Om Malik posted a fascinating piece about eBay pushing Skype as the standard protocol for “click-to-call”, the process of clicking on a hyperlink to initiate a VoIP call. As I mentioned last week, Skype’s push of its proprietary protocol for click-to-call is as if Yahoo decided to introduce a separate standard for HTTP circa 1994. Imagine if half of all hyperlinks started with “http:” while the other half started with “yahoo:”. Every browser and every web server would have to implement both. SIP is today’s HTTP. It powers VoIP with the almost singular exception of Skype. Its well-architected and widely implemented in open source projects, just like HTTP was 10 years ago.
The picture gets uglier. Skype is a proprietary protocol. EBay is pushing this standard to lock out all the other players. Imagine if we only had one web browser and one web server from a single company today because the protocols they were proprietary. This would have set the Internet back years.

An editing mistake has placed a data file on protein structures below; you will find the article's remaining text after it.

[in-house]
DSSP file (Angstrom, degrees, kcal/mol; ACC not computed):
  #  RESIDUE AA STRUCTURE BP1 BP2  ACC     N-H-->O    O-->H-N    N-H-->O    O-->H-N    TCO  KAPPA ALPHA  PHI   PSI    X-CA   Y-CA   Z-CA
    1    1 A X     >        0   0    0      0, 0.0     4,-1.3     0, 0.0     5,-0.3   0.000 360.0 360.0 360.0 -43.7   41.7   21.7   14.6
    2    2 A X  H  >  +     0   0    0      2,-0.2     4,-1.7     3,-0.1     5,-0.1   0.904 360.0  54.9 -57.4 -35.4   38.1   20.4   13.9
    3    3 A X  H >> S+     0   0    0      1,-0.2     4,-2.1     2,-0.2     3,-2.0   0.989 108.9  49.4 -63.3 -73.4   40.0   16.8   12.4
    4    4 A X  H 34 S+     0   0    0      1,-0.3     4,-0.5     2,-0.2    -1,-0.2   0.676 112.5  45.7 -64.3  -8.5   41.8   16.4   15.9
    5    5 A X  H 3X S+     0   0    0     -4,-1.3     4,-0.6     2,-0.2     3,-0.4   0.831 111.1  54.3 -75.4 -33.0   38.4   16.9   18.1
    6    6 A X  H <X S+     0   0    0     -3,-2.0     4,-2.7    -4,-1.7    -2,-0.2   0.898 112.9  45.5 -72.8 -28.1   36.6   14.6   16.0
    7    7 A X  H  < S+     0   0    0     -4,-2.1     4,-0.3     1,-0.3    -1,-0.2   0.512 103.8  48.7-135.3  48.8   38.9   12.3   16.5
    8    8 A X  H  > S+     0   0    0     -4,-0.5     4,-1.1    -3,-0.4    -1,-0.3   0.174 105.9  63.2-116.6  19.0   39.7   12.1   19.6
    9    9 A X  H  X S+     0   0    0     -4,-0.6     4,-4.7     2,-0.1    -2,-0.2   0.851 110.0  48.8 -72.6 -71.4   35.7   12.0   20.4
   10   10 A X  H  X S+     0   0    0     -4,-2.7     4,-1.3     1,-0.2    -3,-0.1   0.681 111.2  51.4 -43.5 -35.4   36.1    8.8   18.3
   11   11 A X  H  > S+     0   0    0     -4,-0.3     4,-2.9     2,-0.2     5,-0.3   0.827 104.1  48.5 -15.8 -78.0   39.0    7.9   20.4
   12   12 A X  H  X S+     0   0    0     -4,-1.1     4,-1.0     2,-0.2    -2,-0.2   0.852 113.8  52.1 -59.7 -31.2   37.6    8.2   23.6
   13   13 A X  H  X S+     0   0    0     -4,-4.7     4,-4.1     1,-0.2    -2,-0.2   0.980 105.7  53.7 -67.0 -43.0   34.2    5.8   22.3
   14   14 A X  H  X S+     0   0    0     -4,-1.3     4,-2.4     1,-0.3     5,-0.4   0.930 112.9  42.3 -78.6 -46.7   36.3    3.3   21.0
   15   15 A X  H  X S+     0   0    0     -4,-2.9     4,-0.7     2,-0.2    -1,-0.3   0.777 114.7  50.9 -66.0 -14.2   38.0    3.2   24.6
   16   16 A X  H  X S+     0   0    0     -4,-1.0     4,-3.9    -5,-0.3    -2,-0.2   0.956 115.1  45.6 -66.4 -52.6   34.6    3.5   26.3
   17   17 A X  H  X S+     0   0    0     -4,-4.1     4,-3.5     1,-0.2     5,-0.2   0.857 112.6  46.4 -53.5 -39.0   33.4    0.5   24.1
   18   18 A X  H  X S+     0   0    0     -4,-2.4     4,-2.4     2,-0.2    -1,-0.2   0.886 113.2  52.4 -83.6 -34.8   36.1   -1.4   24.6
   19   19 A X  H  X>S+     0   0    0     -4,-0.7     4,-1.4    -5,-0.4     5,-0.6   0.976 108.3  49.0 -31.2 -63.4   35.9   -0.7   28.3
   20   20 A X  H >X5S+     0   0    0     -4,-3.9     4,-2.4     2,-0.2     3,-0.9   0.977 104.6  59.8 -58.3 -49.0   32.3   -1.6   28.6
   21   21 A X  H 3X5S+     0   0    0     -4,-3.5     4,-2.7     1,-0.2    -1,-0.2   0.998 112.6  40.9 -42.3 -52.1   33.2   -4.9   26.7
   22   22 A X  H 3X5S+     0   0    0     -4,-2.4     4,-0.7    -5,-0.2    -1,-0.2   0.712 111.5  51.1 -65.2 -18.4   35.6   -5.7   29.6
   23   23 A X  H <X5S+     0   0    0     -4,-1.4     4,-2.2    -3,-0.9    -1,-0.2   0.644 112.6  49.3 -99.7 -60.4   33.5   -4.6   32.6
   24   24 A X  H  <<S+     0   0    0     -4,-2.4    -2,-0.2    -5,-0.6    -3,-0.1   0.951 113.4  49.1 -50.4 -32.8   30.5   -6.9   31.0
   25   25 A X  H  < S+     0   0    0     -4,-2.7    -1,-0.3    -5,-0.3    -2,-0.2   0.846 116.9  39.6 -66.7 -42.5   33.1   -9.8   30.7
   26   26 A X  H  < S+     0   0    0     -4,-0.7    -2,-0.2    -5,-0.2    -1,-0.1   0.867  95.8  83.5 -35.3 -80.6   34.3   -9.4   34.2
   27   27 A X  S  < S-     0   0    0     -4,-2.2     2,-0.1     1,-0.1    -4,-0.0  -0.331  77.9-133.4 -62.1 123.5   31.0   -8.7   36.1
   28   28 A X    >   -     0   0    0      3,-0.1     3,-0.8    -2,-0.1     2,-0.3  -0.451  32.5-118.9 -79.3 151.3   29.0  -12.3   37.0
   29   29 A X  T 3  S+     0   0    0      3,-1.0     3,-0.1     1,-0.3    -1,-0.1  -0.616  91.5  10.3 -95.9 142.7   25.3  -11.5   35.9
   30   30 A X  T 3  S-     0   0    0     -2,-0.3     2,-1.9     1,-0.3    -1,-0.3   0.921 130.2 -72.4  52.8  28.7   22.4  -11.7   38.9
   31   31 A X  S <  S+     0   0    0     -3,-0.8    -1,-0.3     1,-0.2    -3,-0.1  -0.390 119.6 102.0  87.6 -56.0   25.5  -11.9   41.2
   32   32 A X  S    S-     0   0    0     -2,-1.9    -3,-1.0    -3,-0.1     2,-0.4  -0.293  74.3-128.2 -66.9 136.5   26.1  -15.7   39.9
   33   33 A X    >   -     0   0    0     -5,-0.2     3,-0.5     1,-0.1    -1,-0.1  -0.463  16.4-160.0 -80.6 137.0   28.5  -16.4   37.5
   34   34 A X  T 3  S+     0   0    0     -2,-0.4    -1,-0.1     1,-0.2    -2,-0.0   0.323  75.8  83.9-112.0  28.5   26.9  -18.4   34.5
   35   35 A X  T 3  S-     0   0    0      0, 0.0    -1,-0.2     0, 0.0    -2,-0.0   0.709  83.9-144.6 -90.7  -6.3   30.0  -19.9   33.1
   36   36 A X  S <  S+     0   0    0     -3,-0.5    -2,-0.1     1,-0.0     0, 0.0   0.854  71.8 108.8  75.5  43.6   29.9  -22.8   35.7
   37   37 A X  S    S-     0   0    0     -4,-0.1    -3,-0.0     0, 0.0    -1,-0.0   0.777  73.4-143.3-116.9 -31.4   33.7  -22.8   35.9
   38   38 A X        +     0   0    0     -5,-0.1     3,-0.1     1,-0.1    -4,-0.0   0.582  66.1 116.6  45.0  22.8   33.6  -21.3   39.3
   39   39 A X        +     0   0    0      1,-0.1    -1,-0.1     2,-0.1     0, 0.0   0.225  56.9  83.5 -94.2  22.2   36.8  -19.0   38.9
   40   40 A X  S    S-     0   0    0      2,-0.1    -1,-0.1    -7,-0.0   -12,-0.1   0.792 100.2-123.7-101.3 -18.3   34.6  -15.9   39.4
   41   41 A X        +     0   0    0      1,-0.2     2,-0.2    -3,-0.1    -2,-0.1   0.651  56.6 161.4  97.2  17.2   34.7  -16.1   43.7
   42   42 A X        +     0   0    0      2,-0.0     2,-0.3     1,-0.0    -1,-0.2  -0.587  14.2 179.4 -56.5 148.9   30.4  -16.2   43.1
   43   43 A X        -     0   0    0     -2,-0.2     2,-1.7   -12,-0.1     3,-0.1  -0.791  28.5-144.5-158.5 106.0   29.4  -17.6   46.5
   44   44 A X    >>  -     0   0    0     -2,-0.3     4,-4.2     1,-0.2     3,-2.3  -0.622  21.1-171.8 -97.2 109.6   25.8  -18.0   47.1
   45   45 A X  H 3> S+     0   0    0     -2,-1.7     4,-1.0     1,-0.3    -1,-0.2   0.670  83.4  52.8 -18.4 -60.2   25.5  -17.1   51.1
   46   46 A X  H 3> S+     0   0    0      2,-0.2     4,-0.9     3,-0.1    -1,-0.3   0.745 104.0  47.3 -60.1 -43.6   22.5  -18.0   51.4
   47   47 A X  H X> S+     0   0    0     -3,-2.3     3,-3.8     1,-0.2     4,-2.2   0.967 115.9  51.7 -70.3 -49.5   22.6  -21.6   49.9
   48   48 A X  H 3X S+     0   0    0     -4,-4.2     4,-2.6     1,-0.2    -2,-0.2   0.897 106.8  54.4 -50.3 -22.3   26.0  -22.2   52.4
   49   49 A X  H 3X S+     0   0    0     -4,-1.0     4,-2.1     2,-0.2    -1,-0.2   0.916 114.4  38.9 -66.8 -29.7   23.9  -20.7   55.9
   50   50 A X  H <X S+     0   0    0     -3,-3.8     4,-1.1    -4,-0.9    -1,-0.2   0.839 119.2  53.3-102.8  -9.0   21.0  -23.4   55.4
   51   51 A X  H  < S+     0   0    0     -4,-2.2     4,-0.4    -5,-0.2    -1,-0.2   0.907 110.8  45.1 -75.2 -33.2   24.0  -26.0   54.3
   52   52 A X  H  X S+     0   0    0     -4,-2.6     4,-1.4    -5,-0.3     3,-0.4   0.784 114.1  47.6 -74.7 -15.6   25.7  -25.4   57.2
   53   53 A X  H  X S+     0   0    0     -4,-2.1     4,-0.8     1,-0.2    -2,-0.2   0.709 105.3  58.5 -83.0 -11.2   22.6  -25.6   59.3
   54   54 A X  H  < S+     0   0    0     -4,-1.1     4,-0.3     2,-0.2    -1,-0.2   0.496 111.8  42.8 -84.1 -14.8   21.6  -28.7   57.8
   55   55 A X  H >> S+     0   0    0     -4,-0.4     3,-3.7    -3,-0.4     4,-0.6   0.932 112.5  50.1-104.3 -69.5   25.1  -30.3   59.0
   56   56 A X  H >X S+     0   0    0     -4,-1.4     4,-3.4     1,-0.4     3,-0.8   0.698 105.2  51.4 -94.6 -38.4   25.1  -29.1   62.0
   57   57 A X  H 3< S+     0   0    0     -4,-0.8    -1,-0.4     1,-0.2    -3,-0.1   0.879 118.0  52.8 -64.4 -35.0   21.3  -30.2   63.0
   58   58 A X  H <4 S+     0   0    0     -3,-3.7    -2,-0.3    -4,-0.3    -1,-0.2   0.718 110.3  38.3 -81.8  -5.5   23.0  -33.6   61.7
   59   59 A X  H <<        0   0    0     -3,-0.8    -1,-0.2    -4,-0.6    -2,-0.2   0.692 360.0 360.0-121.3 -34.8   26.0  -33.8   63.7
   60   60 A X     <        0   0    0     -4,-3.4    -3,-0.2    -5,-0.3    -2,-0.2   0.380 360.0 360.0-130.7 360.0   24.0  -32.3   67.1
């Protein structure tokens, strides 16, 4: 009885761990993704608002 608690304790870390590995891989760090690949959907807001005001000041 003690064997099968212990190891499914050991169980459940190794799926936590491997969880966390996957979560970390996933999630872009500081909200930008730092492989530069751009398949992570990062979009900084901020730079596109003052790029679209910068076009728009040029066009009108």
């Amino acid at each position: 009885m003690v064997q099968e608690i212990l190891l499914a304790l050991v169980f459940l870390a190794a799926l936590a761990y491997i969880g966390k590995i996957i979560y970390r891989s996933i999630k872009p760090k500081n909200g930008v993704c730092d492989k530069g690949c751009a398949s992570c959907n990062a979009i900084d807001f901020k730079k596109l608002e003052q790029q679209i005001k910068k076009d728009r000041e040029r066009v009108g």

I predict this attempt will fail. It ignores the importance of open protocols as the glue of the Internet, as the bedrock for the competition that makes it all work. While the Internet is built on Apache and Linux, it’s also built on the IETF.